Interior design studio LTW Designworks designed the JW Marriott Qufu – a new luxury hotel located in Qufu, China, the birthplace of renowned philosopher Confucius. Celebrating ancient heritage with modern elegance, LTW brings forth a timeless design that pays tribute to the deep-rooted ancient traditions and cultures of The Analects. Take a look at the complete story after the jump.
From the architects: Sitting adjacent to the Confucius Temple, a UNESCO World Heritage site, the JW Marriott Qufu stands as an emblem of the ancient city. Tastefully appointed with traditional Chinese features, the hotel’s distinctive exterior emulates structures from the ancient city. Complementing the architecture, LTW aims to bring forth Confucian values through aesthetics inspired by the Six Arts, including music, rituals, and calligraphy.
Inspired by Confucius’ teachings, the Lobby, Lobby Lounge and the Tea House on the first floor replicate the scholar hall at Confucius Temple. Sitting atop a raised stone pond at the lobby’s Atrium, a poetic allusion of “The Great Teacher” takes centre-stage: A statue of Confucius courteously kneels before a seven-metre-tall gingko tree art installation, created with intricately weaved metallic scriptures.
Natural lighting saturates the Lobby under a glass roof in a dark timber, bronze-detailed ceiling, highlighting the centrepiece against a stoned Moon Gate – an architectural feature of traditional garden passageways – that partitions the Atrium and Lounge. Echoing this allusion is a striking gold accent wall, engraved with illustrations of falling gingko leaves, which stands behind the reception desk located on the left side of the lobby upon entrance. The gold accent wall, set against the neutral-toned lobby, intentionally highlights a dimension of space that draws on the ancient and modern, allowing guests to travel between the times.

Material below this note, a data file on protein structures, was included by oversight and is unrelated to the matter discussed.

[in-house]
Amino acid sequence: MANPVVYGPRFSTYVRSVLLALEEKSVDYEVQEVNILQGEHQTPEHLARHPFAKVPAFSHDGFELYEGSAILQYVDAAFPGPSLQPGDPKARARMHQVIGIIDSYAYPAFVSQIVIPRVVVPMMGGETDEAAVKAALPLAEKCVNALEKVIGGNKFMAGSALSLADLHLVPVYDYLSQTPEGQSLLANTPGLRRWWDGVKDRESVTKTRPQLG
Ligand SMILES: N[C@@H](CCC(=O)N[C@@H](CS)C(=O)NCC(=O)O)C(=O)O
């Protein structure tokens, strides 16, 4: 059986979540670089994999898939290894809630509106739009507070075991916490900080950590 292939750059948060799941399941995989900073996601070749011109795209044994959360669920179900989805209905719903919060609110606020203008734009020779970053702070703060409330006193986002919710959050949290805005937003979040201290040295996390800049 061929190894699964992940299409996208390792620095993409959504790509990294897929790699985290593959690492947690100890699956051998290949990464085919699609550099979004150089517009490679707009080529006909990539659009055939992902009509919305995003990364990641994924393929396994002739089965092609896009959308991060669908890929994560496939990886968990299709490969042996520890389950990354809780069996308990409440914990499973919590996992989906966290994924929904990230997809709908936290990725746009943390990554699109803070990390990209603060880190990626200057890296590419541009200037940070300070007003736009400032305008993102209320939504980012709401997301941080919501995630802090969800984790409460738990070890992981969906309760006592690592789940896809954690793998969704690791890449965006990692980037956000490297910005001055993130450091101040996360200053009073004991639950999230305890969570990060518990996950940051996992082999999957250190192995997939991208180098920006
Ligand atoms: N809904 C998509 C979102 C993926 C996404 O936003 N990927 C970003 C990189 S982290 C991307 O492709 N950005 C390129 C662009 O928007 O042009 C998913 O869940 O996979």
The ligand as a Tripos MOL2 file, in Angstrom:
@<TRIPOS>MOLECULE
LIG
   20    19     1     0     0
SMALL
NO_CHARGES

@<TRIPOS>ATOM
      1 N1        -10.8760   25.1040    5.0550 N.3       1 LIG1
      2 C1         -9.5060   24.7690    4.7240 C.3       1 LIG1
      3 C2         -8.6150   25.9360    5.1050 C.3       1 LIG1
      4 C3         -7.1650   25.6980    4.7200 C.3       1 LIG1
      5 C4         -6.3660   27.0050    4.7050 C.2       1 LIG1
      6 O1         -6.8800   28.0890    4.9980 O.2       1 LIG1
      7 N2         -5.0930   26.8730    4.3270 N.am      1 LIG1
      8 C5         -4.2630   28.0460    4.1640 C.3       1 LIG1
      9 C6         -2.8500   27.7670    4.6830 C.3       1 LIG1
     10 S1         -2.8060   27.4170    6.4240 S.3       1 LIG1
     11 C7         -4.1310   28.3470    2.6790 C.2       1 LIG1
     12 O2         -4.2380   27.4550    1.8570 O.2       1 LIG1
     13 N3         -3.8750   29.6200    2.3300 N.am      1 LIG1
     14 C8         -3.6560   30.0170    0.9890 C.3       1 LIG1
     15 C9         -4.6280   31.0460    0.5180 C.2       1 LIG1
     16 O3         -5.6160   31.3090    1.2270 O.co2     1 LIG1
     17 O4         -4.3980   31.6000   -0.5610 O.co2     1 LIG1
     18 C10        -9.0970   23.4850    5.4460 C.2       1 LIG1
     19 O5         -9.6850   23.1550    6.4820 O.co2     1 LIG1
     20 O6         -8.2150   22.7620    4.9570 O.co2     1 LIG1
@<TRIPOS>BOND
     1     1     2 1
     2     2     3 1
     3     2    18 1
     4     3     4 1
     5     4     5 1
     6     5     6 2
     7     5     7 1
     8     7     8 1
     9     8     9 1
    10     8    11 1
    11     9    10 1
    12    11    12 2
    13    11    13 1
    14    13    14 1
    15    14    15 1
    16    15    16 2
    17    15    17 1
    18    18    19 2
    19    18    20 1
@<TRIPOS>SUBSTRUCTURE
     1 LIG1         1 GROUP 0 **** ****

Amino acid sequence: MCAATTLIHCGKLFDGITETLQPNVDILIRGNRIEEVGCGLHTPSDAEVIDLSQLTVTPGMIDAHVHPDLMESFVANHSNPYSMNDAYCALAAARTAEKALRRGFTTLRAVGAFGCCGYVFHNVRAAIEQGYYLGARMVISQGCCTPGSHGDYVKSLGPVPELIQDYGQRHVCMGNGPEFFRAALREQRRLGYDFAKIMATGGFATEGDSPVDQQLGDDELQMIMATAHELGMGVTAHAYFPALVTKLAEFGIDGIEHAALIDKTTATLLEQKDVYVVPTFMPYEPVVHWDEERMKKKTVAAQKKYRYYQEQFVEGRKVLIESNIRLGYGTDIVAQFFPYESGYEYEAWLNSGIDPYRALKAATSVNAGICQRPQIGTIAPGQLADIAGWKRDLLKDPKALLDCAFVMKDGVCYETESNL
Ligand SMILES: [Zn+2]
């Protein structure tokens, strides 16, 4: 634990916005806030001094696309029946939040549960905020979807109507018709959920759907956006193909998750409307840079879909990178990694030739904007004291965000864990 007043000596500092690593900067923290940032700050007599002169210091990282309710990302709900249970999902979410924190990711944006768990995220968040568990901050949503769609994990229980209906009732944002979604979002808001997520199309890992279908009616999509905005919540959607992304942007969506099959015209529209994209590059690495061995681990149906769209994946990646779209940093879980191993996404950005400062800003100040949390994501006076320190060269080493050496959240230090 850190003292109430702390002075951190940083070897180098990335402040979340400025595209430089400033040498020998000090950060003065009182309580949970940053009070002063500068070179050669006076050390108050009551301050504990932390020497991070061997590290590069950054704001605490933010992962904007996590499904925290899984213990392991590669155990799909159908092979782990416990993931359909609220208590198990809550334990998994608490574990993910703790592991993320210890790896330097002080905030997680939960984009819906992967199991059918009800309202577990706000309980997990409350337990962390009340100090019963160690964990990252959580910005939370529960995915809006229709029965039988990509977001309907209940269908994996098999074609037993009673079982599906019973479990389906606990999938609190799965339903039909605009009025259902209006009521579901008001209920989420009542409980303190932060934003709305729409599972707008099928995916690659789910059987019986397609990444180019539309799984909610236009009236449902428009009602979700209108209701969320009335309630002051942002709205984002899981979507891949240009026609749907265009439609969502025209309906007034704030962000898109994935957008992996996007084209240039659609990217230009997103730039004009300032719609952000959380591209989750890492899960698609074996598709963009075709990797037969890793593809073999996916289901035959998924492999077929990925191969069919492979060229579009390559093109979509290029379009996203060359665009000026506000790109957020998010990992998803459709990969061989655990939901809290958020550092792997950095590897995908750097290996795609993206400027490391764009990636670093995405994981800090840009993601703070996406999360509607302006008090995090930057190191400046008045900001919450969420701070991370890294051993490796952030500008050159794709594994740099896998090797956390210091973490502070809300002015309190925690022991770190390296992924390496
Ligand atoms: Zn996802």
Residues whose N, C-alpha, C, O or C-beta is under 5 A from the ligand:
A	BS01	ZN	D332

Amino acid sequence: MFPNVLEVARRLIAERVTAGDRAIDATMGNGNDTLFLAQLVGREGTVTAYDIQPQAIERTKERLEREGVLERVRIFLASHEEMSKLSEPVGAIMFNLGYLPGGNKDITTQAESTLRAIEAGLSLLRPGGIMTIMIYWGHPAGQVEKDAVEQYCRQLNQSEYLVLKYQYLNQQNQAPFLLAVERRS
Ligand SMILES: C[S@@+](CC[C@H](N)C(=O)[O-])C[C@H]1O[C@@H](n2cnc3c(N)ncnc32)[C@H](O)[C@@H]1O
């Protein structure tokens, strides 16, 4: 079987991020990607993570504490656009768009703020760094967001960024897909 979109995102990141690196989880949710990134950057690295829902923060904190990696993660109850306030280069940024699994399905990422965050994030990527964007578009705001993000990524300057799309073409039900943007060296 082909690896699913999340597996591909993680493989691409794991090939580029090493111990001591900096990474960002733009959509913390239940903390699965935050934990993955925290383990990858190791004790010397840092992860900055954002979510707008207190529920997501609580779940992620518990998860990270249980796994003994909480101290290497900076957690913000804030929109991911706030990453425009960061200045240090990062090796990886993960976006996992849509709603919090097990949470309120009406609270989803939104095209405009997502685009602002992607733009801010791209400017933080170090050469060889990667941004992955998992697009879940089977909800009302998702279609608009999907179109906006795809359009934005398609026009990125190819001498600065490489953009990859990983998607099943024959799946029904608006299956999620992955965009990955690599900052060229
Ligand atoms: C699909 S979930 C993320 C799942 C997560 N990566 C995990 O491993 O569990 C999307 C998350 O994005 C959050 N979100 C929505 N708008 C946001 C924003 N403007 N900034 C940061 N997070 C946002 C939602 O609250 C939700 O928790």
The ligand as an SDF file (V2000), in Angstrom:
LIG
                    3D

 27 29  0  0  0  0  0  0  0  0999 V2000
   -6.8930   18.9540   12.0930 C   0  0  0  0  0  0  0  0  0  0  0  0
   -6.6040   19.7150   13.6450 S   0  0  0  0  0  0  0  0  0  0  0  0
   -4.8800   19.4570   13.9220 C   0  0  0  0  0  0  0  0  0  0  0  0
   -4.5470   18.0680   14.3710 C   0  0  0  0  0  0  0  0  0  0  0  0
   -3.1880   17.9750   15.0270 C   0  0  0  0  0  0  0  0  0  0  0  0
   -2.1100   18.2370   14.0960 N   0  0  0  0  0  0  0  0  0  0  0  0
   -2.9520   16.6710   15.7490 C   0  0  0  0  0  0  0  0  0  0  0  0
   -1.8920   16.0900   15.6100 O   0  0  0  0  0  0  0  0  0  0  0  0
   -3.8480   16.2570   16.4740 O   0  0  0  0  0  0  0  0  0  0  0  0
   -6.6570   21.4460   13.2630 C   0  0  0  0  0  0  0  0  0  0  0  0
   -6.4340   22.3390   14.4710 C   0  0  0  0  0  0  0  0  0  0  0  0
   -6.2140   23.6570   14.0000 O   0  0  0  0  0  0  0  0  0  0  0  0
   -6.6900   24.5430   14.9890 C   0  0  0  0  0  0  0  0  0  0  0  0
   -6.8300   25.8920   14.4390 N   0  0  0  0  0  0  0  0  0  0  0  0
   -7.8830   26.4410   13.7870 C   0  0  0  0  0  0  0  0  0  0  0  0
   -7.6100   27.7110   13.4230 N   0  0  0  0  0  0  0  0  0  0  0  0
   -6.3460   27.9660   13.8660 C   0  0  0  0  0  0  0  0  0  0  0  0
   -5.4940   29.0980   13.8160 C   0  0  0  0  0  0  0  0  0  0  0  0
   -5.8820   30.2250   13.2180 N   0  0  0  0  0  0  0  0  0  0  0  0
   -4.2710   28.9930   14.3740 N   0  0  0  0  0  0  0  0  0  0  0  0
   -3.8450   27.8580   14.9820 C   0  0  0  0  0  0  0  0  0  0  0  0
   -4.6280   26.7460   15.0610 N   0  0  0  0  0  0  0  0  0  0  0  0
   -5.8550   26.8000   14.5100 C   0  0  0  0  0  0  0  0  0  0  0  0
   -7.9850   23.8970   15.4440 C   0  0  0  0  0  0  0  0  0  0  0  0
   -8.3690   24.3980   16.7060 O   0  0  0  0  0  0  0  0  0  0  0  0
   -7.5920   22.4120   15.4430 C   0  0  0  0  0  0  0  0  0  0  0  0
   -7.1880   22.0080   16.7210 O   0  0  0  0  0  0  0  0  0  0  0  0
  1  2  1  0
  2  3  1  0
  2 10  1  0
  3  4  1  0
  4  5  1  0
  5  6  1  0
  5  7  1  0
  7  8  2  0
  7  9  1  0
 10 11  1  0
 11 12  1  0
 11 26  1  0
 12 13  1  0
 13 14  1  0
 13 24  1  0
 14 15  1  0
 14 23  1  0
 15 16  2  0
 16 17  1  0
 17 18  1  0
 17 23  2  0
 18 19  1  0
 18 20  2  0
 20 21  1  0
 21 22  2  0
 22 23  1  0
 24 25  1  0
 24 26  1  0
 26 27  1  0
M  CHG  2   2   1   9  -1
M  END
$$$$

Behind the Moon Gate, the meditative tranquility continues throughout The Lounge. Dark timber furniture, rattan chairs, wooden shelves, ancient Chinese scrolls and traditional stitched bound books fill the space, adorned with low-hanging mesh lanterns to give a warm, inviting ambience. Paying homage to The Analects’ value of education, the Tea House, surrounded by wooden shelves, books and exquisite tea sets, creates a tranquil retreat for guests to rest and study. Public and private spaces are partitioned by white ceramic lattice, accessorised by figures of the Disciples and artistic representations of books, and musical instruments. To the right of the Lobby, a grey stone wall encased with small glass lanterns illuminates the hallway leading to the restaurant spaces. Boasting a full view of the courtyard, the All-Day Dining Area is complete with dark timber tiles, complemented by textured walls and tawny brown leather seating, providing flexibility of functions for groups and private dining.
On the other side, Residence, the two-storey Chinese restaurant, translates the architectural details of the outdoor courtyard into an opulent gathering space. Blending the outdoor environment into its interiors, the ground floor public dining area is framed by stone walls, with a cream-coloured lounge seating area on both sides of the restaurant as a tea-tasting area. Traditional wooden door panels are translated into ornate bronze latticework as door panels and partitions, covering ceilings and window screens. The private dining rooms are highlighted by shades of ochre, displaying artwork that reflects the surrounding historic structures of the area.
Set aside a private courtyard or a veranda, the Guestroom designs draw inspiration from a well-known Confucius saying: “The wise find pleasure in water; the virtuous find pleasure in hills.” Taking water and woods as the main inspiration, LTW uses a contrasting palette to convey the yin-and-yang of the two elements: deep brown, to represent the rigidness of the mountain, and white, to illustrate the fluidity of water. Dark walnut wooden tiles, ripple-designed carpet and embossed headboard to inject a calming, meditative effect in the space.
Find more projects by LTW Designworks: ltwdesignworks.com